Wednesday, July 24, 2013

Thoughts on Ryan Braun

It's a couple days late (I've been busy), but here are my thoguhts on Ryan Braun.  I'm disappointed, but I'm not condemning him to hell like some baseball writers are.  This is from my other blog, "The Infield Grass," which I have sadly fallen behind in updating. (You can find it here)

An Open Letter to Sports Writers
Ryan Braun cheated.  And like seemingly most people, he denied that he cheated.
Then came his announcement earlier this week that he was accepting responsibility for his actions (though he didn’t say what his “actions” were).
And that’s when you, the baseball journalists, chimed in.  Jon  Paul Morosi was one of the harshest critics, saying “Ryan Braun is all about Ryan Braun.”  He even threw out this slap in the face: “Braun is one of the most cravenly selfish figures in American professional sports.”
That’s right, Braun did this for Braun.
It had absolutely nothing to do with anything else.
It had nothing to do with the fact that owners pay the most money to players who may hit .230 but crush 40 home runs a season.
It certainly has nothing to do with the media’s glorification of the longball.  
And it definitely has nothing to do with the fans’ willingness to pay $60 a seat to watch a player hit a ball 450 feet.
Wait…it has everything to do with these things.
The home run is perhaps the most over-glorified feat in sports.  I say that knowing that two nights ago, as Nelson Cruz parked a ball on Green’s Hill in the Ballpark in Arlington, I jumped in celebration on a run that, at that point in the game, proved to be meaningless. But that is what fan’s want to see.
Fans want to see it so badly that they will pay ridiculous amounts of money for seats at a baseball game.  It isn’t uncommon for a family of four to drop $250 on tickets, hotdogs and drinks.  They’ll buy t-shirts and hats of their favorite player (probably one of the team’s big bats) and do so happily.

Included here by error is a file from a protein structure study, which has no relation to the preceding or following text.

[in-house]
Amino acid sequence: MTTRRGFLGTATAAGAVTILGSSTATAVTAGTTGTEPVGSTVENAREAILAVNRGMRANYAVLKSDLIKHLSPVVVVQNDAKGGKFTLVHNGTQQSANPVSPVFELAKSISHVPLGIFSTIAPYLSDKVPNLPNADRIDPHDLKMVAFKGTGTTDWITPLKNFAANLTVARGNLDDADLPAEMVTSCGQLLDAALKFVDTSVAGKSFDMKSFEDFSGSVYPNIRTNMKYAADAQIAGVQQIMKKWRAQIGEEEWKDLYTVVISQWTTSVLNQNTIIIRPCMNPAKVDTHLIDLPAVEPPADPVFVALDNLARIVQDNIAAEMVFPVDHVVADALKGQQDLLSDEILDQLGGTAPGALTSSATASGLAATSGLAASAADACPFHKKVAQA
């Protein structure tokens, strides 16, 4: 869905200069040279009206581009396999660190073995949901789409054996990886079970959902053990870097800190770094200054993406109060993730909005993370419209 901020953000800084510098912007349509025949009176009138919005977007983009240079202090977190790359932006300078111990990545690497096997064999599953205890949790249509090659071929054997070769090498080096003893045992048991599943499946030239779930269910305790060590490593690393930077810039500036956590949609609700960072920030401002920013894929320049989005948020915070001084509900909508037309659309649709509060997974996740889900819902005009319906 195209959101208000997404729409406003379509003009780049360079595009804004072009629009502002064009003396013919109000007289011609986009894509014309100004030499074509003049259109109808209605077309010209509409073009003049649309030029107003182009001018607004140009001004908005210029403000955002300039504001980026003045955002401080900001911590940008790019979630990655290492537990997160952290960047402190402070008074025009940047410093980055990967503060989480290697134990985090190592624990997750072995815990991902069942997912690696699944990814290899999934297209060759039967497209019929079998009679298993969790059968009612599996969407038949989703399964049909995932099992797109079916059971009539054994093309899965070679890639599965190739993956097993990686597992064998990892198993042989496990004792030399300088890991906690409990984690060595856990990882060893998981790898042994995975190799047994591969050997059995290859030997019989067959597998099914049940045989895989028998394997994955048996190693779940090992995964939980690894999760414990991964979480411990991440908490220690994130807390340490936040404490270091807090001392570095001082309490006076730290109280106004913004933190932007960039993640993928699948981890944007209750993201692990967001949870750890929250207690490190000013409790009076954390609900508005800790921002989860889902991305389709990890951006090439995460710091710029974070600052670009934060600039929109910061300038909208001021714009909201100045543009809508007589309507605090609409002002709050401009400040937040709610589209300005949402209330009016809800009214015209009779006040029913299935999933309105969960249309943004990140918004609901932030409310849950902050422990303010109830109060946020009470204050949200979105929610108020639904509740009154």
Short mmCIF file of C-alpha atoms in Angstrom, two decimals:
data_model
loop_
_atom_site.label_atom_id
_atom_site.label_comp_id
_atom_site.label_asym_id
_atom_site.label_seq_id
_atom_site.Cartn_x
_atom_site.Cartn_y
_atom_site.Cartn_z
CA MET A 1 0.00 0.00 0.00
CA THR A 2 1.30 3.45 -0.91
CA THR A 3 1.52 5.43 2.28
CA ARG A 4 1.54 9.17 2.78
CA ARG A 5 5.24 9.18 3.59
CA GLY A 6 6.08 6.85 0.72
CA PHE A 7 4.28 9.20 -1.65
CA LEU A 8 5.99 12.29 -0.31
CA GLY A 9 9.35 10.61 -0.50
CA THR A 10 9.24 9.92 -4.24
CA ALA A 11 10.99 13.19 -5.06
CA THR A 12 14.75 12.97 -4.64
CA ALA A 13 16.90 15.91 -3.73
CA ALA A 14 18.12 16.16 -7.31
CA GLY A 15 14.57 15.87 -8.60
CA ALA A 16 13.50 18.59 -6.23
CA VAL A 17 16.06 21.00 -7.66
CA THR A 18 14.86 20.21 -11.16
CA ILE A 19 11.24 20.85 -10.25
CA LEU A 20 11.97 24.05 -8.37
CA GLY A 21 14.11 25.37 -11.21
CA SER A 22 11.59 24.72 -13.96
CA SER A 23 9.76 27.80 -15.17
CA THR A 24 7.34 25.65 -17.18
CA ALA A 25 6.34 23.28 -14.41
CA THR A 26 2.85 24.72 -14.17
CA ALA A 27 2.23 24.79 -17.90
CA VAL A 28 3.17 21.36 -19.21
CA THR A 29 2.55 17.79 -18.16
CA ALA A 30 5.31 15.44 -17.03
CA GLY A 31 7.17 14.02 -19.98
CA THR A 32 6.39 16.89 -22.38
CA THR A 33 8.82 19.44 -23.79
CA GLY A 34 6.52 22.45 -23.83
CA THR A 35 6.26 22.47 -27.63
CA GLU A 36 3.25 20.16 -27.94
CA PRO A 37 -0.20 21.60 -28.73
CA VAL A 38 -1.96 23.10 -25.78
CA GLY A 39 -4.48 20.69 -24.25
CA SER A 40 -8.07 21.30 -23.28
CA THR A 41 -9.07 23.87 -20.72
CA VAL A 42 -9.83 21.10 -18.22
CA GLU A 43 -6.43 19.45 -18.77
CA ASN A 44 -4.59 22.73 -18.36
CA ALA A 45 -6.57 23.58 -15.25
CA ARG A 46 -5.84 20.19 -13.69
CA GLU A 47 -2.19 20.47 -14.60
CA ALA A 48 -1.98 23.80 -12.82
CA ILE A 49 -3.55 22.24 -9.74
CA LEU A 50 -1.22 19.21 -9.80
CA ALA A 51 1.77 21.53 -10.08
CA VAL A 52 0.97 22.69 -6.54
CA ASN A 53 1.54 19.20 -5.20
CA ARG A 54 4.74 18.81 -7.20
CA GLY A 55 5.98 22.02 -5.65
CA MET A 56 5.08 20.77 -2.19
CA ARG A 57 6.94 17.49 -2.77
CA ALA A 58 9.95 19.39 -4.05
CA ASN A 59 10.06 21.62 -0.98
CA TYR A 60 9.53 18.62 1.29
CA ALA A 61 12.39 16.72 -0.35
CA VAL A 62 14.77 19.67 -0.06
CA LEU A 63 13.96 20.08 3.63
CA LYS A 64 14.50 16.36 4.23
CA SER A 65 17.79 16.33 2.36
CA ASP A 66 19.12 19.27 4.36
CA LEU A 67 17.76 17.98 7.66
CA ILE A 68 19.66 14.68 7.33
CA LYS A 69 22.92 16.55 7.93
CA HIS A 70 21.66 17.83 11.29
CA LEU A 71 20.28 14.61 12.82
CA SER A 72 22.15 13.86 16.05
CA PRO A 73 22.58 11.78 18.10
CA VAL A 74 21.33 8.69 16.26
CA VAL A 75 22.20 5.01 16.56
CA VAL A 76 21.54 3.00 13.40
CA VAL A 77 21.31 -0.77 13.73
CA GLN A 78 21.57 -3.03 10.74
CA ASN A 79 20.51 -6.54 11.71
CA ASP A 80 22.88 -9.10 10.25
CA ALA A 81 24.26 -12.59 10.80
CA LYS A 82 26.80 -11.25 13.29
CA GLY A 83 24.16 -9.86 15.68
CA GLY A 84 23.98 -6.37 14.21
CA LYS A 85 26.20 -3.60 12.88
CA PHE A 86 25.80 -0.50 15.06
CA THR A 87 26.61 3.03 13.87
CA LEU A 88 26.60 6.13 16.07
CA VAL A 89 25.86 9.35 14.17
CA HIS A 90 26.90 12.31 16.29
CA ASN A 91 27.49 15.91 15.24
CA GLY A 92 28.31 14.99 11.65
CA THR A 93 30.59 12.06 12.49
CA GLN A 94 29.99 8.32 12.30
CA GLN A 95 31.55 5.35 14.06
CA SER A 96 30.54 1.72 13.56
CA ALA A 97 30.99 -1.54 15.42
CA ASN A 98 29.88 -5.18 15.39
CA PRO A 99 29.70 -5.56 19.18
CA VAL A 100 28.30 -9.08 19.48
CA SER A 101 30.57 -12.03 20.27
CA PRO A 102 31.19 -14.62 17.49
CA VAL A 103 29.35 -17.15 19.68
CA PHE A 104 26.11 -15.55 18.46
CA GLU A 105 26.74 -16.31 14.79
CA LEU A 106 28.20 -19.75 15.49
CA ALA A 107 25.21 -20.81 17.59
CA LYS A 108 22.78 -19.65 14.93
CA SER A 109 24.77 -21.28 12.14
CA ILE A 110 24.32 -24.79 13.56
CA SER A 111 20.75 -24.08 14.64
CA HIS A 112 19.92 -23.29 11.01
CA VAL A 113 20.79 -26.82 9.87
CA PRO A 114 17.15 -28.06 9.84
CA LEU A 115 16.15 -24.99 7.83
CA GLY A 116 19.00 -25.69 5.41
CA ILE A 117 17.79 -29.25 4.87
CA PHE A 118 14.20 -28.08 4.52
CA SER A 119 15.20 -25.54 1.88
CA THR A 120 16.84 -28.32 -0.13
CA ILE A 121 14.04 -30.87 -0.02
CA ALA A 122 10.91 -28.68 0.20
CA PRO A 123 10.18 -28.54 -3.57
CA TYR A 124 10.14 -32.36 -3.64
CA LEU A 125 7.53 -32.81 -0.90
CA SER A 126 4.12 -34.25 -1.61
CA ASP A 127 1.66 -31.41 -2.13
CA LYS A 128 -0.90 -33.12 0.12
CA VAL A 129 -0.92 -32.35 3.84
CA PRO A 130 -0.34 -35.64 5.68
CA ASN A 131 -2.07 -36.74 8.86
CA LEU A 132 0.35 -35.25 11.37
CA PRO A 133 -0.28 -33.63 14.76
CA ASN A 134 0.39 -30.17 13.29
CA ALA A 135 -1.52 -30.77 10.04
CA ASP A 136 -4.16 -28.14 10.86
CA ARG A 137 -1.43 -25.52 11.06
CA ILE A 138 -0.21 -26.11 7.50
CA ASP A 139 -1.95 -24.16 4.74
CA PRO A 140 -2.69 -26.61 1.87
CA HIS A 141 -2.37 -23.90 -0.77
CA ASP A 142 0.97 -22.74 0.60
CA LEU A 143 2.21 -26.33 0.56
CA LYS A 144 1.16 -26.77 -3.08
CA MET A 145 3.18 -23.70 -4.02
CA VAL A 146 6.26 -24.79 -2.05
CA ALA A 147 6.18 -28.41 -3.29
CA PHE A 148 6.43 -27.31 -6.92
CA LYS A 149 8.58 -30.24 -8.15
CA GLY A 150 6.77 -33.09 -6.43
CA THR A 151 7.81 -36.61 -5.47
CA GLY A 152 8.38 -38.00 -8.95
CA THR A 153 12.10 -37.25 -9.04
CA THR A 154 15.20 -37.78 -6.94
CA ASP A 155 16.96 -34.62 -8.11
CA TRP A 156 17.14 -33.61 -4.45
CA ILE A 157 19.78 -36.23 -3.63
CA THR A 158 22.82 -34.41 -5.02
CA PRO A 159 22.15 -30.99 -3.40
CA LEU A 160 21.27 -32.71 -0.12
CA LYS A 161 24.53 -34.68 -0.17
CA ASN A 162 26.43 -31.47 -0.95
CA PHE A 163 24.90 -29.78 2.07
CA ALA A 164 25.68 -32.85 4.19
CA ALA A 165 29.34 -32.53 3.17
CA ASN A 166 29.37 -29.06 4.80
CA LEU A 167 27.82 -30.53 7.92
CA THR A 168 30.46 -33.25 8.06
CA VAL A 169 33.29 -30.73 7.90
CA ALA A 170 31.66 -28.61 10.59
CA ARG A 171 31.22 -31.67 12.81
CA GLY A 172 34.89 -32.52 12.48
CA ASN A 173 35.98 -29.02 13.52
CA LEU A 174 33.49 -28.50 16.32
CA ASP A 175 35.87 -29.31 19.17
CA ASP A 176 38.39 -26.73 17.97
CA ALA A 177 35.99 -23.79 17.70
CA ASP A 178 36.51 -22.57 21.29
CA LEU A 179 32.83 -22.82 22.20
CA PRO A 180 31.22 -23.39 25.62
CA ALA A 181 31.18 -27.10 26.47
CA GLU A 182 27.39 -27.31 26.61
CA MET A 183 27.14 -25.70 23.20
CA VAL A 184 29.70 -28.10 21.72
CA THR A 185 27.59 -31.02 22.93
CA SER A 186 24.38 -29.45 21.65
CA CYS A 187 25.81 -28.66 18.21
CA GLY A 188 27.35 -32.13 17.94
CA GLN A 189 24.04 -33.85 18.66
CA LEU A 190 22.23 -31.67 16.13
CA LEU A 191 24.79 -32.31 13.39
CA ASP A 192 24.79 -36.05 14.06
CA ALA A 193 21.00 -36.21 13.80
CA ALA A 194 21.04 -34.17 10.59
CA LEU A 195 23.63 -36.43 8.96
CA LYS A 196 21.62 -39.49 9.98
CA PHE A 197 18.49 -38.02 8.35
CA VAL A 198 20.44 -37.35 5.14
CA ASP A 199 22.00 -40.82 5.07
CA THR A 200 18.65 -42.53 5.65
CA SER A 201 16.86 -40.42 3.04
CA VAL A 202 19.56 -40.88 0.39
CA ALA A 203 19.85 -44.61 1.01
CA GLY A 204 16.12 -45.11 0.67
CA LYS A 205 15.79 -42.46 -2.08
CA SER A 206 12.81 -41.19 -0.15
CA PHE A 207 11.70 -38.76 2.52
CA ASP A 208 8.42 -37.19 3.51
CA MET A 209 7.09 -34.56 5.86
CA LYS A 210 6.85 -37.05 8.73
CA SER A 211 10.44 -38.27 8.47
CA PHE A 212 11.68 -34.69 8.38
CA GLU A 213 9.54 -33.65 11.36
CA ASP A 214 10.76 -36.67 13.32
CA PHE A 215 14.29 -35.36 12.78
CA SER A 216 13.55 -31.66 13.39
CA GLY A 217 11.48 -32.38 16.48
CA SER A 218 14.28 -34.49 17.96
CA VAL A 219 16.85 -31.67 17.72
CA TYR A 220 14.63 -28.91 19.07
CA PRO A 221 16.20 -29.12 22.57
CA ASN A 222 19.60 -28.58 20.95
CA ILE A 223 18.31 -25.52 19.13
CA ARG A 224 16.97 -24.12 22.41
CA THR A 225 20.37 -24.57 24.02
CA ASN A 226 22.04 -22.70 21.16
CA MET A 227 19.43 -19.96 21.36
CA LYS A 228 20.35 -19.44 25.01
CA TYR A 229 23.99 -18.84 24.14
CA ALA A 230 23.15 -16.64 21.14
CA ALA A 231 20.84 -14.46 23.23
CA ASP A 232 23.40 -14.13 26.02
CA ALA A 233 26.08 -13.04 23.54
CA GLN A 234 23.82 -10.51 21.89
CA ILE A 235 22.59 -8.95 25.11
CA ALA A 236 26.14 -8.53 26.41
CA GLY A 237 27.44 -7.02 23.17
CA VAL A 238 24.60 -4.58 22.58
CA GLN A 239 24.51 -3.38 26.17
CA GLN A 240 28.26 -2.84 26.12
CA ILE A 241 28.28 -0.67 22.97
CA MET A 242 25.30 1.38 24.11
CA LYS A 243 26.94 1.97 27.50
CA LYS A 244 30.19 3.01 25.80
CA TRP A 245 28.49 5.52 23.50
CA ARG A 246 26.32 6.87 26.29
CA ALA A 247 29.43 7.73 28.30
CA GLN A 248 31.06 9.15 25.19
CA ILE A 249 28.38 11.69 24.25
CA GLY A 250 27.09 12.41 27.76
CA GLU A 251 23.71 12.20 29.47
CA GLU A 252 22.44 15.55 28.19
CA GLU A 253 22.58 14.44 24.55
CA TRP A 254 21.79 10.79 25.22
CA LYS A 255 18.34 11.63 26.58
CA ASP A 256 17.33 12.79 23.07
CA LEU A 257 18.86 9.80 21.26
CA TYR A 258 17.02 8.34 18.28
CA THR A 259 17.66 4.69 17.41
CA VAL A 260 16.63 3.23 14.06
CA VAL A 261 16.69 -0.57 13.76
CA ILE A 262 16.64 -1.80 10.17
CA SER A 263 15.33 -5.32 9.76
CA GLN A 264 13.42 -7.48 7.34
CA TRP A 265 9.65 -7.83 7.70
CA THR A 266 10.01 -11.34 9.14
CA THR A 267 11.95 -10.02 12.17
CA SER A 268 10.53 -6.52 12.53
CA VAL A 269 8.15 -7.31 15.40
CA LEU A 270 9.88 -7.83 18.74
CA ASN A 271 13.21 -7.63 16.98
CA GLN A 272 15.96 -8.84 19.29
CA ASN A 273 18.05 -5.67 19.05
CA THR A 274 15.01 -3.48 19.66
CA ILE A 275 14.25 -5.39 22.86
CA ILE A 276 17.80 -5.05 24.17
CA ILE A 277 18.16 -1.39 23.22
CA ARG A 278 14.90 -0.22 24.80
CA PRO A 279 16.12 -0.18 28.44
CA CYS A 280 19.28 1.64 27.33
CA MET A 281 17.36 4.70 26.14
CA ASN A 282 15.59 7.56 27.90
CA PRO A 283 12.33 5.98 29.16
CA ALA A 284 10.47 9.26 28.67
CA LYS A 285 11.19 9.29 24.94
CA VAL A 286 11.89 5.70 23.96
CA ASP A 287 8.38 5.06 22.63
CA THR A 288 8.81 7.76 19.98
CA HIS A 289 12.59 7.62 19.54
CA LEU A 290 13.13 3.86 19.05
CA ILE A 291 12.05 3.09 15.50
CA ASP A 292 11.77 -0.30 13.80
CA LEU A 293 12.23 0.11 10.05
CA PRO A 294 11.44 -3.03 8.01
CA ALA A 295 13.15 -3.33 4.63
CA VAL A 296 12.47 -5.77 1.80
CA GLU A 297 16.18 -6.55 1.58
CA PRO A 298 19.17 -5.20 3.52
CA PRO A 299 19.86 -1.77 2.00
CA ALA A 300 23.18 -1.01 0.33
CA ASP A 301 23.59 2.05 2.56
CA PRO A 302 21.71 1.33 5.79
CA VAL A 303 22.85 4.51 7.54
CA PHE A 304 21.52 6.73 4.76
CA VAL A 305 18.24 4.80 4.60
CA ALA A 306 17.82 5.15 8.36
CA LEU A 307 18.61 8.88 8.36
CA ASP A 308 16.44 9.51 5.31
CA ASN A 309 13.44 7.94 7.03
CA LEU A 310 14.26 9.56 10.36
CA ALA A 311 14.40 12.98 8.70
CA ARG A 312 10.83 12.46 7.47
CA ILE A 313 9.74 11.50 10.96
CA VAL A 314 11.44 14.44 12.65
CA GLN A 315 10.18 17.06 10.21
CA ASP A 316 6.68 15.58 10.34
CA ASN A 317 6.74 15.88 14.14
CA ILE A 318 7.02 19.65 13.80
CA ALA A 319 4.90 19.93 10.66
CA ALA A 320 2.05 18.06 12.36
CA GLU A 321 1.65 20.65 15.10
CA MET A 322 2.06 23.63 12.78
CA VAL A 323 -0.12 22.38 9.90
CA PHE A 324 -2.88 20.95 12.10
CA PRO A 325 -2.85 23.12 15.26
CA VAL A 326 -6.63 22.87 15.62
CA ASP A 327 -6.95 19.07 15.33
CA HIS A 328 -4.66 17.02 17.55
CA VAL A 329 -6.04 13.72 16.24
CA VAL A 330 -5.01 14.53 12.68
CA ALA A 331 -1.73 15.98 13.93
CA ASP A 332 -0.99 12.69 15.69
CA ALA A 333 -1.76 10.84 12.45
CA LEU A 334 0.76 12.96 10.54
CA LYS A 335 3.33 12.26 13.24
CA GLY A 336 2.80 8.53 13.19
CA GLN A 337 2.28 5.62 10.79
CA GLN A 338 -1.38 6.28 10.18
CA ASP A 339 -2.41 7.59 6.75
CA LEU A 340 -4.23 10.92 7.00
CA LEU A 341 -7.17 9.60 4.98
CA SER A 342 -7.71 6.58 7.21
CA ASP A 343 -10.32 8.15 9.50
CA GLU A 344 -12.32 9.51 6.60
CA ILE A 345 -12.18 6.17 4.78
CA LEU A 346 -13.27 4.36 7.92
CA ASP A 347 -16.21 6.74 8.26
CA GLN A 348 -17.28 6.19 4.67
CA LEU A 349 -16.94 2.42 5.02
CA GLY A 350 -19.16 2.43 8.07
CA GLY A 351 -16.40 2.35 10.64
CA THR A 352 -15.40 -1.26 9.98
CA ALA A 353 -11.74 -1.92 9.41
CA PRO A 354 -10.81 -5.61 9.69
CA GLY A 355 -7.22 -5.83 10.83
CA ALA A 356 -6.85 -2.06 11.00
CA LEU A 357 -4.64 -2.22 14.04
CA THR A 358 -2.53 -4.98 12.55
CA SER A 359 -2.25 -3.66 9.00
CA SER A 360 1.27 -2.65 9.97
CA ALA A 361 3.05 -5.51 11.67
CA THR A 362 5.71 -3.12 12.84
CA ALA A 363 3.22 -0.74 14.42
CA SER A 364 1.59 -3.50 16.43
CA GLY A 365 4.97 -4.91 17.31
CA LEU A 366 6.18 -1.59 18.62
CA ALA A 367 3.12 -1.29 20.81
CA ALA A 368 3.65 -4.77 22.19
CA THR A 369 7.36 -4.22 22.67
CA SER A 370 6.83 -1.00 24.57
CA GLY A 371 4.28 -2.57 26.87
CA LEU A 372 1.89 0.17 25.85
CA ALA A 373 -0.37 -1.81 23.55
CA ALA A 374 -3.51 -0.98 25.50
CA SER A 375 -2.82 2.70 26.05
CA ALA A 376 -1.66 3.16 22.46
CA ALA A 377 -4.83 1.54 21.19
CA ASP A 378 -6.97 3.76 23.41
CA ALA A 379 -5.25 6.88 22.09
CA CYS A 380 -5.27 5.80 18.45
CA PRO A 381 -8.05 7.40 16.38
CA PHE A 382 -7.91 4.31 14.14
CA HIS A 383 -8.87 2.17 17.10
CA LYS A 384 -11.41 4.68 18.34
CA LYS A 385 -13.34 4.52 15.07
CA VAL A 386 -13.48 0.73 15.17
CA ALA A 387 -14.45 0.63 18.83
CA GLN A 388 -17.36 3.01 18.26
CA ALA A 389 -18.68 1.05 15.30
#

Owners see this opportunity for profit and happily hemorrhage money to home run hitters. Don’t believe me?  Then tell me why Alex Rodriguez has signed not one, but two contracts in excess of a quarter-billion dollars a piece?  Why is Ryan Braun currently guaranteed more than $100 million?  Why did David Ortiz, who couldn’t play defense to save his life at this point in his career, receive a two-year, $26 million deal just to swing a bat?
These guys aren’t getting paid that kind of money to hit doubles.
The media loves the home run, too.  ESPN’s Baseball Tonight dedicates an entire segment to the home runs of the day.  Chris Berman is known for his “back, back, back, back” call for home runs.  Which leads us to the most useless event in American sports – the Home Run Derby.
For three hours, we all sit and watch as baseball’s biggest sluggers try to hit as many home runs as they can.  Somebody lobs a ball to them and they crush it.  (Because that takes skill – the balls might as well be on tees.)  Fans “oohh” and “ahh” while baseball writers furiously scribble down notes on distance, form, etc.
So please, don’t come at me with your “holier than thou” mentality when you are part of the cycle promoting the home run ball.  Players, fans, owners, journalists – we are all guilty in this.  
Did Ryan Braun cheat?  Absolutely.
Does he deserve to be punished?  Absolutely.
Did he do it for selfish reasons?  Perhaps.  But we all patted him on the back and told him how wonderful he was when he was hitting those home runs, so why wouldn’t he do whatever it takes to continue?
As my grandmother always says – “Don’t ever point a finger, because there will always be three pointing right back at you.”


  1. I will admit I have been disgusted by the amount of players that say they "didn't" when they did and then beg forgiveness when their hands are caught in the cookie jar so to speak. Even when players are going out of their way to create fake web sites to elude being caught.....that's even more disgusting and they should be banned from the game when that happens IMO. So to combat the bigger ball parks and the lack of clean efforts by some MBL'ers I've chosen to go more to the Altoona Curve (AA) ball games because I appreciate the smaller minor league ball parks where it doesn't cost me donating my liver and spleen to the black market to have our family enjoy a good ball game. They cater to kids and families big time and treat the fans rather well. The players seem to appreciate being there as well as you can see it in how they play and talk with the fans. I do like your article and I do agree with what you said about the writers condemning him. However though if he wouldn't have lied about it then maybe he wouldn't be getting smeared so much.

  2. I agree with everything you said. I've never been to a minor league game, though I plan on going to one soon. And I think that PED use is disgusting and a travesty. I just feel like it is a bit hypocritical of fans, owners and writers who are saying that Braun is the worst human being on the face of the earth when we are the ones dying to see home runs.

  3. Robert Fick just came clean about his juicing use!